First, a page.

In 2013, I was able to spend a couple months at the Banff Centre in Alberta, Canada. I’ll never forget my time there. On my daily walk up the mountain from home to the theatre, the cold, fresh air did not only clear my lungs but also my mind. Each time I stepped outside through stage door, I would bump into deer, casually sifting through the underbrush surrounding the centre. Who knows, maybe this was just the deers’ way of sneaking in to graze on a bit of culture without paying for a ticket?
Stepping back into the building, I had the privilege to observe a myriad of cultural events backstage. Entertainment professionals generously shared their experiences with me. I learned heaps about theatre management and marvelled at the strong sense of collaboration I found at the Banff Centre. Some day, I need to return there. They offer residencies for writers and I imagine finishing one of my future creations surrounded by brisk mountain air, in one of my favourite places on Earth.
It’s always been my dream to live right next to the deep blue sea. There is something healing about gazing at the water’s surface, and something exciting about hearing the waves break when they arrive at the beach after their long journey across the sea… Currently at least part of my dream has come true. In this cozy little village, we’re indeed overlooking the ocean. Since it’s a river delta there is no surf and the water is muddy brown. But it’s a great start and I’m deeply grateful.
For four years, I entered this concrete fortress almost every day. What looks like an oppressive Orwellian government building is in fact the Dragone theater in Macau. A visionary creative endeavor was realized here: The House of Dancing Water. It truly is a show like no other. A fairy tale that rises from below the surface. Magic for ninety minutes. Until the princess and her lover disappear into the stygian depths, leaving the audience with a whiff of chlorine and a brief hope for a better tomorrow.
I experienced the creation of this masterpiece in 2010 and left after three years of operation in 2013. The larger-than-life show is still running strong. For me, this building holds a myriad of memories… good and bad. I believe this is where I so far experienced the steepest learning curve. I loved diving through the aquatic depths, loved working with an amazing, international team backstage. Five million gallons of water are hidden behind these walls. Whilst the audience revels in the mysteriousness of the theatrical spectacle unfolding before them, this body of water also holds surprises, drama, friendship, heart, passion, dreams, disappointment, and corporate politics. Whenever a large group of individuals unites forces to work towards a common goal, there is plenty of ambivalence. Nothing is ever perfect. Yet, looking back, I don’t regret a single minute.
In my latest article on TheatreArtLife, I share how and why I ended up self-publishing Paralian. What else can you do when your first publisher dies, the second gets arrested, and the big ones you dream about are not interested in a no-name like you. I imagined I’d show up at their doorstep and one of them would surely make me an offer, if only I pitched my book well enough… Of course it’s not that easy. Nothing worthwhile ever is. The truth is, I’ll have to keep on writing good books. Then maybe, if I really work my butt off, one day I’ll find a literary agent who believes in my work. And then, hopefully, this agent will find me a publisher who will say, “Yay! Thumbs up!” and will be interested in long-term cooperation… Read the full article here.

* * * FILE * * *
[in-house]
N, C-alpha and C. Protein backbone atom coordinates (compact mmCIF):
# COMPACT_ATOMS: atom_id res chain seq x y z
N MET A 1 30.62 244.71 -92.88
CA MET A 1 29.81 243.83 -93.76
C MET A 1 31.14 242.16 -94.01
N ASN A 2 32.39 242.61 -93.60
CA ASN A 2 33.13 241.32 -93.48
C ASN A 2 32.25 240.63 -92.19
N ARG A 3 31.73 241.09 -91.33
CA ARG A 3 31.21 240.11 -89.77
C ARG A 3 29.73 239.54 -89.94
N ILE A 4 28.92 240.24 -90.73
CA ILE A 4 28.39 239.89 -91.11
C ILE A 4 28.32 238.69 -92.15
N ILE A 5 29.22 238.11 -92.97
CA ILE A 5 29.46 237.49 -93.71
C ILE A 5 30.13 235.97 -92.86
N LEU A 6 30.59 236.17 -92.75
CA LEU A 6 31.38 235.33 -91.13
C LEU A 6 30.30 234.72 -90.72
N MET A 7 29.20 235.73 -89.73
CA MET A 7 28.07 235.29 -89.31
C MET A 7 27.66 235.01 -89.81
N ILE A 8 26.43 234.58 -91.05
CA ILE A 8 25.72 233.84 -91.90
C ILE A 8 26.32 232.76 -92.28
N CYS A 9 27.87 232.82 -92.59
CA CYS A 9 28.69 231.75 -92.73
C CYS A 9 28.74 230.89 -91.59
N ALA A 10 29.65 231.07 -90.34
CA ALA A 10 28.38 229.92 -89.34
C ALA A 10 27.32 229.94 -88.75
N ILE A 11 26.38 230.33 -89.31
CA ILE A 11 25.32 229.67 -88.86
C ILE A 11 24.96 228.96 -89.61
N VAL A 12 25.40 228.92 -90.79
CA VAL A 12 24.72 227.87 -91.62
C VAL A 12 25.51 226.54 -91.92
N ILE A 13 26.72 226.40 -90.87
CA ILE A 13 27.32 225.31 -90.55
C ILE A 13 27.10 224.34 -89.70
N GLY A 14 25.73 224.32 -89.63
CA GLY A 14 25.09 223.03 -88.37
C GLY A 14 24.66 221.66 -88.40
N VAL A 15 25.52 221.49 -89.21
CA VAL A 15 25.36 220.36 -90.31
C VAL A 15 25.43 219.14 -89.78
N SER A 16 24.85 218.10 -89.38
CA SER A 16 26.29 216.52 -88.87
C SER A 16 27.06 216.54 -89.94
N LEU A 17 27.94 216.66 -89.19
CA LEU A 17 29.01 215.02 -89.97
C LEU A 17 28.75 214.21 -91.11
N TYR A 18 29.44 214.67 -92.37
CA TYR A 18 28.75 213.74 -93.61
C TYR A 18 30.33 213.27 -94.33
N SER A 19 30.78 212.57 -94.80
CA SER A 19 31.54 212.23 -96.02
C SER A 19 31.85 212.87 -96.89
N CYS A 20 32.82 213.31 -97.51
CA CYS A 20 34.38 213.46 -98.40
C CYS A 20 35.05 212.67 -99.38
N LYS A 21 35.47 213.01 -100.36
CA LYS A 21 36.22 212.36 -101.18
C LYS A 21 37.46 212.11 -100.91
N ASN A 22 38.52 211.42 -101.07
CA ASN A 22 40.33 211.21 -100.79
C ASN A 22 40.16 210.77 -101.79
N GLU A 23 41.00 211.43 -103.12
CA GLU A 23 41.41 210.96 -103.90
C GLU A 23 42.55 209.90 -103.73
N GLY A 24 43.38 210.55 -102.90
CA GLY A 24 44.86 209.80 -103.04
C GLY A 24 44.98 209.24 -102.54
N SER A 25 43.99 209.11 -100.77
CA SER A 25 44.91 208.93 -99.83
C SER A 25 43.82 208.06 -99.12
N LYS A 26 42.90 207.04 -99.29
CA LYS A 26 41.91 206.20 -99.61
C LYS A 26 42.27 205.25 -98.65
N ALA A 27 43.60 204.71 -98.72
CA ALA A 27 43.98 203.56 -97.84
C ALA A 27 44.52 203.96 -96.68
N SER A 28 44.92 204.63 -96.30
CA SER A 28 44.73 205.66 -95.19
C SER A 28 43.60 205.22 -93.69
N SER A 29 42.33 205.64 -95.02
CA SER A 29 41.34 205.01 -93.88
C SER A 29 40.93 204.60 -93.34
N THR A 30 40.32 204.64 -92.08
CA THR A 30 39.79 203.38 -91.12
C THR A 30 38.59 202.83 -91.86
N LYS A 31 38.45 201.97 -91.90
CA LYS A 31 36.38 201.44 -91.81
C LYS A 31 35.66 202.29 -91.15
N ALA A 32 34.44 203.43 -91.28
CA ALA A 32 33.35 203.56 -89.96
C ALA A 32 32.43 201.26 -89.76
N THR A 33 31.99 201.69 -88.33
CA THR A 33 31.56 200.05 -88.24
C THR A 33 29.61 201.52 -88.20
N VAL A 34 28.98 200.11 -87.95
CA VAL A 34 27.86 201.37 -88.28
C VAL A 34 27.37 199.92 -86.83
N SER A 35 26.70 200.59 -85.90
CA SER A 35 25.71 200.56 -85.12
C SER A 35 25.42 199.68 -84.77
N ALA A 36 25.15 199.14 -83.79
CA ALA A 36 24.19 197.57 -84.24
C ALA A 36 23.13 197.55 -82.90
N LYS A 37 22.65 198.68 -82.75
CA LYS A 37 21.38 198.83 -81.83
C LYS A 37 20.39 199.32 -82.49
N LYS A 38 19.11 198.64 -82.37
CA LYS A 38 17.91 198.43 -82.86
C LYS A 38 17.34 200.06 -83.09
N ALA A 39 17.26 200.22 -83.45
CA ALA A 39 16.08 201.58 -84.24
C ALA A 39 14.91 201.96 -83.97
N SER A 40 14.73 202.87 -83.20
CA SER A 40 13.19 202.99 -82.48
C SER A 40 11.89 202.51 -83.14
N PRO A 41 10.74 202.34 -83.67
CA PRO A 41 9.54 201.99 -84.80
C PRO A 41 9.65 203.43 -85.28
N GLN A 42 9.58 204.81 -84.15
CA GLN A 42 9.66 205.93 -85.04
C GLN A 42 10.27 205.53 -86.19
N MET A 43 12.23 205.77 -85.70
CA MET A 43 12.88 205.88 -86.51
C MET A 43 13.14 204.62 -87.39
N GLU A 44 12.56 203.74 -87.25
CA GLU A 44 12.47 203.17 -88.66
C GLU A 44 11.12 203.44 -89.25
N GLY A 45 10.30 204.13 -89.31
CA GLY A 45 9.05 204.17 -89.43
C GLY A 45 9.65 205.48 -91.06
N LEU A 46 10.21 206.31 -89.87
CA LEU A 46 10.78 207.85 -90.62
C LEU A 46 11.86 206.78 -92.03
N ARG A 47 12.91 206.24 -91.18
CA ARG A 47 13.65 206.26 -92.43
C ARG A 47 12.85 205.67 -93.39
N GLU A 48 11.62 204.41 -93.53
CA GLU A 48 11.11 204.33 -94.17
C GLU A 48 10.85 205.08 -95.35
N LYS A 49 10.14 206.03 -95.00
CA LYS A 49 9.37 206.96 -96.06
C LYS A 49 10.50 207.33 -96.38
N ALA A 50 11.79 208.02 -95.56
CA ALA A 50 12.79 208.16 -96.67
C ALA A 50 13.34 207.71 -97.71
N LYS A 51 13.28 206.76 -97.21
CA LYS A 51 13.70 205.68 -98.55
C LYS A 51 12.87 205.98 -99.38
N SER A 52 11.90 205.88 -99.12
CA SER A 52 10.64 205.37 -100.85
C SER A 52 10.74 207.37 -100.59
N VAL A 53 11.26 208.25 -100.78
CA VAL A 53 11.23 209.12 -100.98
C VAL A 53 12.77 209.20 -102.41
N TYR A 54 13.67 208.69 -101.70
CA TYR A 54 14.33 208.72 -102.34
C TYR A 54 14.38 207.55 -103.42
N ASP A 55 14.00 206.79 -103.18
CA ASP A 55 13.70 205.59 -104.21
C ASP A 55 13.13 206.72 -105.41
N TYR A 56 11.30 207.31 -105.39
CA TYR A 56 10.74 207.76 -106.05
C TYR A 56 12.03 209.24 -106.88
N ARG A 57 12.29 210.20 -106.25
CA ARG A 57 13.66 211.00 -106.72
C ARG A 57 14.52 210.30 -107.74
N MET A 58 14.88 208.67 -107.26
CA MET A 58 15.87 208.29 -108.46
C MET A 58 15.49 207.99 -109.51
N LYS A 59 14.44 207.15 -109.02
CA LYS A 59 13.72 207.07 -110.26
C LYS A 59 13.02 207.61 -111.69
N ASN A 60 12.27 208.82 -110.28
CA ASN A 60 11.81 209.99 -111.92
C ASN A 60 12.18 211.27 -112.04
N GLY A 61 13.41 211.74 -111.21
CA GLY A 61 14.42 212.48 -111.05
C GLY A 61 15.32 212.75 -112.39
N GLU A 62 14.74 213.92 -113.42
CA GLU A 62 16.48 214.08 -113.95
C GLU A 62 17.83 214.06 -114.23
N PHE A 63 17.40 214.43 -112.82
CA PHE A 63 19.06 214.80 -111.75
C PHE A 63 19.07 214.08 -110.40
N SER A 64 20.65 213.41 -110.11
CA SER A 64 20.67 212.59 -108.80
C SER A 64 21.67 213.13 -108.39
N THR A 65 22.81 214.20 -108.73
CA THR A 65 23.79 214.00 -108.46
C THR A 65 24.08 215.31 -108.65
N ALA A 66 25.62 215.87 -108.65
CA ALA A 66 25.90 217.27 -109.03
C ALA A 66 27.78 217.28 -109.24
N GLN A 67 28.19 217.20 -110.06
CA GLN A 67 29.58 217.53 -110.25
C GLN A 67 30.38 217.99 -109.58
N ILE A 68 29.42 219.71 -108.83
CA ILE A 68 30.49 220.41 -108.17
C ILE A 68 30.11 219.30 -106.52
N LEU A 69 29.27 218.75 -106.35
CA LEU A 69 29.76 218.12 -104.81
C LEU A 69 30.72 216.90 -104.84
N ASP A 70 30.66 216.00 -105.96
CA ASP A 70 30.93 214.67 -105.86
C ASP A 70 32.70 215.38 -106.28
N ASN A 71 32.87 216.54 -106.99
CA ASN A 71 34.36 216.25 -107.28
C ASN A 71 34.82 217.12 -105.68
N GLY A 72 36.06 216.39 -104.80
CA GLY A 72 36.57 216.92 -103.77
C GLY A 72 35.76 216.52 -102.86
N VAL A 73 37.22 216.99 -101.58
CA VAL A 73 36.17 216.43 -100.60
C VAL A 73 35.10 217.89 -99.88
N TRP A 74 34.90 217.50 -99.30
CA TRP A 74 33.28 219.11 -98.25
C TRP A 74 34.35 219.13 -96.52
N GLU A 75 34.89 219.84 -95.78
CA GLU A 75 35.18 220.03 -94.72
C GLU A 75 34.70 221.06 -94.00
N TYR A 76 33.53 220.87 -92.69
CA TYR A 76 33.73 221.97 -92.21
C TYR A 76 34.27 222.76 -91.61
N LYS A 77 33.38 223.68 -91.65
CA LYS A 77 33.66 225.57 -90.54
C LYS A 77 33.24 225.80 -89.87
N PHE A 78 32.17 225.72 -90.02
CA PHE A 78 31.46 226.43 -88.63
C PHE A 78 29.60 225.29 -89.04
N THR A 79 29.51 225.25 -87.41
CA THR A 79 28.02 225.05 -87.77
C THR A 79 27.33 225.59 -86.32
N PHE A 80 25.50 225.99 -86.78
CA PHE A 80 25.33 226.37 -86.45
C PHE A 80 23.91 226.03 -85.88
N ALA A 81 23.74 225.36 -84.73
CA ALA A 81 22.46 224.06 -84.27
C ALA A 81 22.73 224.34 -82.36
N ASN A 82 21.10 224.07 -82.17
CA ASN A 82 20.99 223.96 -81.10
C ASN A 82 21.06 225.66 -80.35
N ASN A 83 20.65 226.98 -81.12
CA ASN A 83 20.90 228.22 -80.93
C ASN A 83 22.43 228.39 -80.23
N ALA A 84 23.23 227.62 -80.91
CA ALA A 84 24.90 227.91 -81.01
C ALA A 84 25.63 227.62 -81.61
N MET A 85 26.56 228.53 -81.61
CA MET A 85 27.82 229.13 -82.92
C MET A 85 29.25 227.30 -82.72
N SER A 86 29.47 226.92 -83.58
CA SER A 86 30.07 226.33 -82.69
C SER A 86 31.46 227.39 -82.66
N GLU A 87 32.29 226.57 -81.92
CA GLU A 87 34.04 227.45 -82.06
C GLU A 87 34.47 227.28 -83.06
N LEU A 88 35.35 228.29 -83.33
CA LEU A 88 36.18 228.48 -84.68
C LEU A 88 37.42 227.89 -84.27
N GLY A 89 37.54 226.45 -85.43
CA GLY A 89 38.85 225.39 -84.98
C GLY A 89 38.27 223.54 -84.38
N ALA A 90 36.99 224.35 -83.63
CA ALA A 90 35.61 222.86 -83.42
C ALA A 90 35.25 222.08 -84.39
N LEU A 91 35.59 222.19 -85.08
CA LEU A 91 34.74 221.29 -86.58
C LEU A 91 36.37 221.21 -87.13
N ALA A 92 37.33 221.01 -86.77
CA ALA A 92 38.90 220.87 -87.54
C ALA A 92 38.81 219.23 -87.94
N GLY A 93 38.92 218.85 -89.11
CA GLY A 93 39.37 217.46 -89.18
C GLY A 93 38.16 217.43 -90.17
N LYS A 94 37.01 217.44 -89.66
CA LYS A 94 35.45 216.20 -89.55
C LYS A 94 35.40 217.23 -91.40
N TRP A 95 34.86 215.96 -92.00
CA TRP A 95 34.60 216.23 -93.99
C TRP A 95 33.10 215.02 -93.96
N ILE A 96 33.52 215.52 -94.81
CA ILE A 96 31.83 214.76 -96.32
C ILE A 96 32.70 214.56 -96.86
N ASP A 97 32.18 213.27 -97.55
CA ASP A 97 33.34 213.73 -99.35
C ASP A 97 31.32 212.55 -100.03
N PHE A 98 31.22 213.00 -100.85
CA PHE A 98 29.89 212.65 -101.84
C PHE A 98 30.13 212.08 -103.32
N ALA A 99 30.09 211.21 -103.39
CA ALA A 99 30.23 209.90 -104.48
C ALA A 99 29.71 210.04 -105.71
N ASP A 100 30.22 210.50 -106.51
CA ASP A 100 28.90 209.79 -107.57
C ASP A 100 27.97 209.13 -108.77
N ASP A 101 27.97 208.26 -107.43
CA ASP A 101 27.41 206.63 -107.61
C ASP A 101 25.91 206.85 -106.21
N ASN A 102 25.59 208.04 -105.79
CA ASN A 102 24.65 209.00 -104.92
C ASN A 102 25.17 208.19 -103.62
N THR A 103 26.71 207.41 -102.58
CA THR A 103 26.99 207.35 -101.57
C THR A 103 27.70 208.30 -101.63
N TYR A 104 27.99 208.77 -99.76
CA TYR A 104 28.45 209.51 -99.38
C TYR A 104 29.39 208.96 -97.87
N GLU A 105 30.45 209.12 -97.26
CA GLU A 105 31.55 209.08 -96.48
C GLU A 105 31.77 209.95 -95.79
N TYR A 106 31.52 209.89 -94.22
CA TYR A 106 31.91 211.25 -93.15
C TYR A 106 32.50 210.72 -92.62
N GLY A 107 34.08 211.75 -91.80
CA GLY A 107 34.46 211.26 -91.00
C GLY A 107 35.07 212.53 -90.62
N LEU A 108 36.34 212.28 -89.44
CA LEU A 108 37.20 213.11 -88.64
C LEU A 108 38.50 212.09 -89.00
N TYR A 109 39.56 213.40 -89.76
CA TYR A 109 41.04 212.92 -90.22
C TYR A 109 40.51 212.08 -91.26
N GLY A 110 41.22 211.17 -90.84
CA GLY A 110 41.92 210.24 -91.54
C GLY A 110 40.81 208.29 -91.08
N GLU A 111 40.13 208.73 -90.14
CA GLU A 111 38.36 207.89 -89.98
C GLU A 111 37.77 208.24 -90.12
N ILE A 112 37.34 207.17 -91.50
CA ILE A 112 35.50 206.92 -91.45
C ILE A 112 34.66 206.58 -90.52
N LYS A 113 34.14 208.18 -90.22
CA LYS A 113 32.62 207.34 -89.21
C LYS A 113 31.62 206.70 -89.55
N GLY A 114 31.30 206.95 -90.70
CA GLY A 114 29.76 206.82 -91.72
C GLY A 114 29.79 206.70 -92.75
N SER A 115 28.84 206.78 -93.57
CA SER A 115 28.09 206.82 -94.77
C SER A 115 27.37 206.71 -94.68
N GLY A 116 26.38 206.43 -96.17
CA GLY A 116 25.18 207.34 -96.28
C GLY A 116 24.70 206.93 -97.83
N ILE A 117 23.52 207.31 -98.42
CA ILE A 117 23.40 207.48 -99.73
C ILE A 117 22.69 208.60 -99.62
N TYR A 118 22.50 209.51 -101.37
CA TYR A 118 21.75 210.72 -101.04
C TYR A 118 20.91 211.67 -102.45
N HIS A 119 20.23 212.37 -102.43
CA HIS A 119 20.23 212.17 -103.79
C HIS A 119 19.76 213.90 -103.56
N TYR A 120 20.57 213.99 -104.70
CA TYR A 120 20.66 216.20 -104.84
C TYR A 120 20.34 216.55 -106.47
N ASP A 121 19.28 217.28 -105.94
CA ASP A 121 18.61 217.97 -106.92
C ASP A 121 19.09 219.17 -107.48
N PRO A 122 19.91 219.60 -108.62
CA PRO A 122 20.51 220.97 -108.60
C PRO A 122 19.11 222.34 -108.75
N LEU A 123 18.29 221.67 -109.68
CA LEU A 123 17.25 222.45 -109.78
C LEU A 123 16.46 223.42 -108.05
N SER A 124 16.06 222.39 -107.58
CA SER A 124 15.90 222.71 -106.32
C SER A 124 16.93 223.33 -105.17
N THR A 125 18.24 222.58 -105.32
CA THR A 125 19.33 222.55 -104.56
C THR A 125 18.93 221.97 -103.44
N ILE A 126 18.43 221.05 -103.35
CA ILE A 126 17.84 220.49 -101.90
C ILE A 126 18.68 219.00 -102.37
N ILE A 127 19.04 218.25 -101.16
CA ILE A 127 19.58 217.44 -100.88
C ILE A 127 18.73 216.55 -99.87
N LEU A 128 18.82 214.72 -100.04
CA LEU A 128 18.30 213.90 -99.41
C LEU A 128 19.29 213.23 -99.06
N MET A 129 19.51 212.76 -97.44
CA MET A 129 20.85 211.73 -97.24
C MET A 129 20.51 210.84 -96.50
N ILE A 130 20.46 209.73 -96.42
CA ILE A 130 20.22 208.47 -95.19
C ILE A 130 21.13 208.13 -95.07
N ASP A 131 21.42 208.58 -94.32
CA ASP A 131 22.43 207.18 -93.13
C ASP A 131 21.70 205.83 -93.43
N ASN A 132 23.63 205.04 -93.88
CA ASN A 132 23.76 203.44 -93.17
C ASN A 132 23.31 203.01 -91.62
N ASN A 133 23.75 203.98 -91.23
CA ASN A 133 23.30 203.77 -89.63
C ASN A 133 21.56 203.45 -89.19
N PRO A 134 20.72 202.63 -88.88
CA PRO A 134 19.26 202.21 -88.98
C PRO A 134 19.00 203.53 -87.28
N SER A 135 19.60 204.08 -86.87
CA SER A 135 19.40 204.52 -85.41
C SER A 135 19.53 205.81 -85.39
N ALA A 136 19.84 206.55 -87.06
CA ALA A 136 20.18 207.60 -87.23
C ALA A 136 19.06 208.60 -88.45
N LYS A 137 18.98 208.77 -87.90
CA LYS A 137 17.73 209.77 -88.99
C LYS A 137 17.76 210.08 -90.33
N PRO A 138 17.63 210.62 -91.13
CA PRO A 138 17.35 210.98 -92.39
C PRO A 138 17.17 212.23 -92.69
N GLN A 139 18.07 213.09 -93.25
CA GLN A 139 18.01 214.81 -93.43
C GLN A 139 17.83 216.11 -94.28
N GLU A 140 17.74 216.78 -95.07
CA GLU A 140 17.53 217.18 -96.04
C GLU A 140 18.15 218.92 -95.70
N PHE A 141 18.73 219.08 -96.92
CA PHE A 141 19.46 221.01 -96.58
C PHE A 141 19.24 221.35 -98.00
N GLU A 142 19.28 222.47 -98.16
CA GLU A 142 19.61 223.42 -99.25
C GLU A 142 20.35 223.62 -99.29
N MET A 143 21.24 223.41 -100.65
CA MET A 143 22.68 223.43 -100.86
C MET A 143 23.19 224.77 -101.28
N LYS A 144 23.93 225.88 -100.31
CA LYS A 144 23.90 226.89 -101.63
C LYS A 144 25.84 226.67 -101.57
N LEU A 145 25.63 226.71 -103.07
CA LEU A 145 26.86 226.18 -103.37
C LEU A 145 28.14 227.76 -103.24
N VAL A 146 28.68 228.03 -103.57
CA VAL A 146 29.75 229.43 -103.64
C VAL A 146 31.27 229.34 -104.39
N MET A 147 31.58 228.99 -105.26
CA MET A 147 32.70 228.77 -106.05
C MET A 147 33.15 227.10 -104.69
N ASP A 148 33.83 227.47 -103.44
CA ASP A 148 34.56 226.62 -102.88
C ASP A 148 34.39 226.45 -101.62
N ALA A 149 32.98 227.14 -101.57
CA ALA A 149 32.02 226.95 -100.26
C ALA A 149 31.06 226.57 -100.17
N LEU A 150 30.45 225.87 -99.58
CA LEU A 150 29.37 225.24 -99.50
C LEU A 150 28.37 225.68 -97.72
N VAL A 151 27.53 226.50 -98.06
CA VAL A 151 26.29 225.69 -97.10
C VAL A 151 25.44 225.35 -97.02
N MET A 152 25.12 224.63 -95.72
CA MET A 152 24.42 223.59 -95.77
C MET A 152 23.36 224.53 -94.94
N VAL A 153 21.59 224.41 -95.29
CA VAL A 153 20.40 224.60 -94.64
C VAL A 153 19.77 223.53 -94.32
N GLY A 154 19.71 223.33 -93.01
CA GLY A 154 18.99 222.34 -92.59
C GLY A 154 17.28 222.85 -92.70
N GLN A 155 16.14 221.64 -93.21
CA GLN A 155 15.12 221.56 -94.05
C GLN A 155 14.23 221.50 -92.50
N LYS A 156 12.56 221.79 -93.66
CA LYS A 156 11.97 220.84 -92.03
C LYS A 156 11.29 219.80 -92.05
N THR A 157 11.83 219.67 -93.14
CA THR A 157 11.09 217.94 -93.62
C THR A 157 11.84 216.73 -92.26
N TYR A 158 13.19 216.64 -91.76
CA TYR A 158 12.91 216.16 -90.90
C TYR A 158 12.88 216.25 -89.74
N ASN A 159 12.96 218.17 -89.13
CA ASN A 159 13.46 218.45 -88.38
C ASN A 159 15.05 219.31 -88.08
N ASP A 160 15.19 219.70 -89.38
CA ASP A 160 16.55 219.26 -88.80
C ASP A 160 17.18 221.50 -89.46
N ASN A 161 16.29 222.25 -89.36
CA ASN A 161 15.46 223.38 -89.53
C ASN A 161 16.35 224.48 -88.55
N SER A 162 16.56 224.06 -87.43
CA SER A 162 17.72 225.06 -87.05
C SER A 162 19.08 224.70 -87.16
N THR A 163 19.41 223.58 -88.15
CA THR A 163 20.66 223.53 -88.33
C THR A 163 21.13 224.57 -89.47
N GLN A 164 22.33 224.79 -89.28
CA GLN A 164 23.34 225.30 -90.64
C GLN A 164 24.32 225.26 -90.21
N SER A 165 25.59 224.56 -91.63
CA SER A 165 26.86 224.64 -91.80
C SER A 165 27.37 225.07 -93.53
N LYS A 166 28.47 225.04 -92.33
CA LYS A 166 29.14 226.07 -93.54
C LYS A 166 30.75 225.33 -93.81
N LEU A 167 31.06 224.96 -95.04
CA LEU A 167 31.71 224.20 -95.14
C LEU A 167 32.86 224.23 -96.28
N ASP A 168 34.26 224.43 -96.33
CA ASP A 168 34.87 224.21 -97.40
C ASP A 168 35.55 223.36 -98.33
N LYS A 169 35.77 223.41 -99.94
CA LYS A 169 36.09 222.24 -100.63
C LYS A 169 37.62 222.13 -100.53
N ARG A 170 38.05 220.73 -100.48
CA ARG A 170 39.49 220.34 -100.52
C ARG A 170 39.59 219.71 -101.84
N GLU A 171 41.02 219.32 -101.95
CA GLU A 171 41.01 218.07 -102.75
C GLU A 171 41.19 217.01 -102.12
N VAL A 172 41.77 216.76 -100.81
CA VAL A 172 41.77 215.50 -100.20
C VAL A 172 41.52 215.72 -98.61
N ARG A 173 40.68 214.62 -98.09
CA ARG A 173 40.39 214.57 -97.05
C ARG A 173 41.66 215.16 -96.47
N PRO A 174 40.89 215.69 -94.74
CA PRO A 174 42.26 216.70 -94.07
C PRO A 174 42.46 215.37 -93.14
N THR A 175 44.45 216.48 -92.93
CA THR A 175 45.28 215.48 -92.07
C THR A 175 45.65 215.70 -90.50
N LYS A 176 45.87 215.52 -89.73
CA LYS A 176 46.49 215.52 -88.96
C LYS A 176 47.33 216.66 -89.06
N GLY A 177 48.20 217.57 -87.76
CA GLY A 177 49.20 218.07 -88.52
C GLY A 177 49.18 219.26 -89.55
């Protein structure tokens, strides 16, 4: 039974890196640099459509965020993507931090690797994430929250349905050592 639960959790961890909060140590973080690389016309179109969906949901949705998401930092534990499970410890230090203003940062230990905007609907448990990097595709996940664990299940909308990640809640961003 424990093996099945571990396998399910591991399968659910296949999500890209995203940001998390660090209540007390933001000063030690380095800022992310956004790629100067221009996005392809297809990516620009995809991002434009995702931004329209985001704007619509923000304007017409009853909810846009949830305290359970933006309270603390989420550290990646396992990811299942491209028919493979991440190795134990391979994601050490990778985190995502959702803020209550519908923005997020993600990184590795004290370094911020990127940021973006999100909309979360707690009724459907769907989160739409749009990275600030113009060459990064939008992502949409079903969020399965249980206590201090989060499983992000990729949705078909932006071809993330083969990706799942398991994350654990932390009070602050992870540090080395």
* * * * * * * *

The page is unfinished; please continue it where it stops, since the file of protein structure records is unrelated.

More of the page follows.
Not much new happening at this end. Am writing like mad whenever I get the chance. Little Fellini and I agree, come what may, we’ll try finishing this first draft by end of this year. Crazy ambitious but not impossible.
Ever since I began writing Paralian four years ago, my childhood dreams have come alive again. A storyteller is what I always wanted to be. I’ve longed to write and publish books for as long as I can remember.
Since I began doing just that, finding enough money and time to keep on writing has been a tight wire act. What day job should I take so I don’t get too disenchanted, too disillusioned about life? How can I commute with thousands of others every day, whilst at the same time remaining inspired, creative sparks lighting up my horizon like millions of fireflies on a warm summer’s night? How far can I reduce working hours to keep on writing but still be ok and provide for my family? Do I need to worry about being almost fifty years old, with no savings and no real life plan to speak of?
Mostly, I am following my gut. It is telling me, at this point I need not be concerned with financial success. It is telling me to ignore my age and live life to the fullest. I have a supportive partner who loves me no matter what and believes in me. This alone makes me wake up with a smile every single day and gives me strength. I need to keep up the momentum. No one who has played it safe has ever gotten anywhere. Being dedicated, focused, and trusting the process is essential. Working hard and never giving up on my dream will in the end make me happier than any material wealth ever could.
Paralian is a first book I can be proud of. I tapped into something magical while writing it. If I just keep going, I will be able to create a few more books over the years. Maybe, at some point, those books will even be sold in actual book stores with posters saying “coming soon” and people asking for the latest “Klenk”, then heading to a quiet corner to immerse themselves for a couple of hours. Maybe, some of them will even be unable to stop and read through the night, just to see what happens next.